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The debridement tool is passed across the mitral valve on the beating heart. A catheter or controller tool 1285 based across the stenotic aortic valve (transvalvular catheter) is advanced into the left ventricular chamber, to effect an intra cardiac hand-off, as described previously. In one possible construction, the hand-off catheter 1285 is passed percutaneously, perhaps down the central lumen of a valve/filter assembly, also passed percutaneously.
Ideally, the snout 1280 of the debridement tool and the tip of the transvalvular catheter 1285 are both fitted with rare earth magnets or other appropriate structures so as to facilitate rapid reproducible alignment. Once aligned, the transvalvular catheter 1285 is actuated to achieve a mechanical coupling to allow the debridement tool to be pulled forcibly into position. The tool 1275 which was initially used to pass the debridement tool across the mitral valve is then released and removed after mechanical coupling is accomplished, but before pulling the debridement tool into position across the stenotic valve.
Attached to the aforementioned snout 1280 is an umbrella 1300 comprised of rays (or struts of nitinol or other superelastic material) or other satisfactory material supporting a disk of filter material 1340 similar to that attached to the back of the debridement tool. The umbrella 1300 is designed so that it can be pulled across the stenotic valve in a closed configuration, from the ventricular side of the valve to the aortic side of the valve, and subsequently opened. The umbrella struts form a skeleton with a radius equal to that of the thin-walled cylinder 1290, and slightly greater than the cylindrical razor 1295. The disk of filter material has a radius that is somewhat greater than that of the thin-walled cylinder 1290. The umbrella struts may be attached to a ring that slides longitudinally with respect to the snout. The transvalvular catheter, when actuated, causes both delivery of the umbrella to the aortic side of the valve as well as a configuration change from closed to open. The result is that the stenotic valve is impaled on the snout and wedged between the thin-walled cylinder on the ventricular side and the open umbrella on the aortic side.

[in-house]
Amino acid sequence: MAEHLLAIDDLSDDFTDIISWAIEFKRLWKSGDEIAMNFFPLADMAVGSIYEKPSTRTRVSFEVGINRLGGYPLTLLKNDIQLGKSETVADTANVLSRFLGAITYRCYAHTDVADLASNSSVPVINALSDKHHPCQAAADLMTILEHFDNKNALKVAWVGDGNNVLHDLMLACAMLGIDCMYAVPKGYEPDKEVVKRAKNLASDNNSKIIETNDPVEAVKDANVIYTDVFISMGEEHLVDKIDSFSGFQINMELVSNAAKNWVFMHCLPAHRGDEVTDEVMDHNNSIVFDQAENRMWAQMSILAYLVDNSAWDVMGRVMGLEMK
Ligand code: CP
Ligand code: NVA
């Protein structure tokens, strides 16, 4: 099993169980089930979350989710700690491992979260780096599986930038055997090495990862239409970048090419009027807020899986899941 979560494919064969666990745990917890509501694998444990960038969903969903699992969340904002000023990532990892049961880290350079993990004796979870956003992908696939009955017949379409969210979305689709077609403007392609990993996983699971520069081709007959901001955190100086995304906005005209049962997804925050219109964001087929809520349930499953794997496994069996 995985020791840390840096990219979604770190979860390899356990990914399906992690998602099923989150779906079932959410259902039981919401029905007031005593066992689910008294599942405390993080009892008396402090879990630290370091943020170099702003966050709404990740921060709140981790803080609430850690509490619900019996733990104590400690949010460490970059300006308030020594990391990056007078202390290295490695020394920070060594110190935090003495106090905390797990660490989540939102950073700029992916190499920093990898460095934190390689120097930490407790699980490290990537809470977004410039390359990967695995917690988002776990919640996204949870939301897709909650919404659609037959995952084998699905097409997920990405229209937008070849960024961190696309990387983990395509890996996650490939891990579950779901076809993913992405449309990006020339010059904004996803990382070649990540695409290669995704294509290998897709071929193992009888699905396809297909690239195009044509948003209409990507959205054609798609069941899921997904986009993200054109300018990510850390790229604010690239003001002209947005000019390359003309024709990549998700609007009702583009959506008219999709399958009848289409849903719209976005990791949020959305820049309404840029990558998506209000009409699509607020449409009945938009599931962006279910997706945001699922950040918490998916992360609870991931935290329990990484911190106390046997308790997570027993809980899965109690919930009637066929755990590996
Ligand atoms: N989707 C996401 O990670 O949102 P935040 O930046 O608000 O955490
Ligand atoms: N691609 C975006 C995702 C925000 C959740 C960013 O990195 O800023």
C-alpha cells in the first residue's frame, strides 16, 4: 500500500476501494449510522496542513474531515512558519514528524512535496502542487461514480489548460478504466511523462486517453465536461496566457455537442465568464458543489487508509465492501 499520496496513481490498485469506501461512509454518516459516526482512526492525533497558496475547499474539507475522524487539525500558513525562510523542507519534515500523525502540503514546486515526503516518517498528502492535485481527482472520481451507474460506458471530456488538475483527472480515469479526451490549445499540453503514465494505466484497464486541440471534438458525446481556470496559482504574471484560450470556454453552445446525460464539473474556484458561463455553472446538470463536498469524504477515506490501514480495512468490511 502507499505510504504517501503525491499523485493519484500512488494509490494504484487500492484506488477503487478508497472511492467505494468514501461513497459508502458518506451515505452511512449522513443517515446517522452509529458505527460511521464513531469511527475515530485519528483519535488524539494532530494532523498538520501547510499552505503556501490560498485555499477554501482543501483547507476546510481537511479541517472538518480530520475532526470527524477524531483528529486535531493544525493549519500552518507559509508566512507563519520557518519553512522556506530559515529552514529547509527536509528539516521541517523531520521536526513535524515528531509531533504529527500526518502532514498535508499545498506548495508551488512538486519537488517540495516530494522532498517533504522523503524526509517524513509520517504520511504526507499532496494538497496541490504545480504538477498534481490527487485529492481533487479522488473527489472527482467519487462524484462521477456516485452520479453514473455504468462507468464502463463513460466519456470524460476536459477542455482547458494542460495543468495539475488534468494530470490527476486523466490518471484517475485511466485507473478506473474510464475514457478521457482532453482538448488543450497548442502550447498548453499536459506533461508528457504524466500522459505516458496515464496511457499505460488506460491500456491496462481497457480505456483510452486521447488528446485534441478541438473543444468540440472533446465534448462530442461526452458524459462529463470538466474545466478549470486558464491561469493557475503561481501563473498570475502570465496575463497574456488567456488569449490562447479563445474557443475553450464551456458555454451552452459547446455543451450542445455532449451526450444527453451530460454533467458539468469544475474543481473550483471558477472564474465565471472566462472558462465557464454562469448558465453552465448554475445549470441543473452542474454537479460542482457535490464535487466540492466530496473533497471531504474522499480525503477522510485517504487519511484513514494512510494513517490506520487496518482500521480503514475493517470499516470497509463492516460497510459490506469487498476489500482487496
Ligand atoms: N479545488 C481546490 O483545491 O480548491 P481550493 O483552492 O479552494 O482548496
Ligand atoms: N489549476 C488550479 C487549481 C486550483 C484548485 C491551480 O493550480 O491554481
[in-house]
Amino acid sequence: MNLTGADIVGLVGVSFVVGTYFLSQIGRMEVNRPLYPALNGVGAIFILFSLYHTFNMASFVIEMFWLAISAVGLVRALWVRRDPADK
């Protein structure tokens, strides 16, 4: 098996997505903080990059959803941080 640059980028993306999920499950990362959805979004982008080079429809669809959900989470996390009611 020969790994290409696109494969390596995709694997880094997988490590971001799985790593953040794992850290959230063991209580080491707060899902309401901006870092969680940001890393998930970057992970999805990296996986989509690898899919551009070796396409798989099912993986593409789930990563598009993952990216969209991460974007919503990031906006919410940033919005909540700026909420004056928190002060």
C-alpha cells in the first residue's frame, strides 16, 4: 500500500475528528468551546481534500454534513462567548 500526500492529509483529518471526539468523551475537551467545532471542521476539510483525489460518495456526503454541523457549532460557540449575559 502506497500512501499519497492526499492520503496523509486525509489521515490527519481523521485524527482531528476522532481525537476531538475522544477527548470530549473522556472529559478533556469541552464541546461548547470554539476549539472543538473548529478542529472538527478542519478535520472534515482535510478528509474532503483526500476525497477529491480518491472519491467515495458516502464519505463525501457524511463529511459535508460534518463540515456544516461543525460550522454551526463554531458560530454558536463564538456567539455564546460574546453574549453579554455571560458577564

In one embodiment, the umbrella 1300 is inverted. That is to say, when it is pulled across the stenotic valve, the apex of the umbrella is the first to pass, and the outer circumference of the umbrella tines and filter disk is last to pass. In this construction, the device is preferably spring-loaded so that when the tips of the tines clear the valve orifice and tension is released, the umbrella forms as a result of its own recoil against the aortic surface of the valve.
The geometry and construction of the debridement tool is such that it will orient coaxially with respect to the left ventricular outflow tract and the valve orifice. Once the umbrella 1300 is deployed, the position is carefully inspected by echo and/or fluoroscopy. When correctly deployed, only a small gap exists between the disk and the thin-walled cylinder. It is therefore impossible to position and deploy the device with anything other than valvular tissue within this narrow gap. Only if the debridement tool was deployed at a significant angle, or was markedly undersized, could aortic or left ventricular tissue become pinched in this gap. Once it is confirmed that the debridement tool's position is correct, and the umbrella 1300 is deployed, the cylindrical razor 1295 is manually advanced and rotated, again under echo and/or fluoroscopic guidance, while maintaining tactile feedback by way of a rotating central element of the transvalvular catheter. It is not imperative that the valve be debrided in its entirety; rather, that a hole result that has edges suitable for the fixation mechanism, and that is large enough to allow fixation of the prosthesis, and that will relieve the outflow tract gradient. As the fixation mechanism and the orifice of the prosthesis may not be co-planer in this application, the demands on debridement and orifice size may be considerably less than with a conventional prosthetic valve implantation.
As soon as the cylindrical serrated razor 1295 cuts through the last of the valvular tissue, there will be no tissue remaining to prevent the spring-loaded umbrella 1300 from retracting toward the thin-walled cylinder 1290, in effect snapping a lid on the cylinder with the valve remnants inside. Inasmuch as the umbrella 1300 and the cage 1330 at the back of the thin-walled cylinder are covered with filter material, the valve tissue cannot escape. Because the filter material is fairly transparent to blood, resistance to flow and cardiac emptying should not be significantly impacted by its presence in the left ventricular outflow tract. A single-use serrated cylindrical razor 1295, with teeth of an appropriately small size, when used in a proper fashion (multiple small amplitude rotations while applying minimal force) will be able to cut a smooth round hole out of even the most calcified and thickened valve.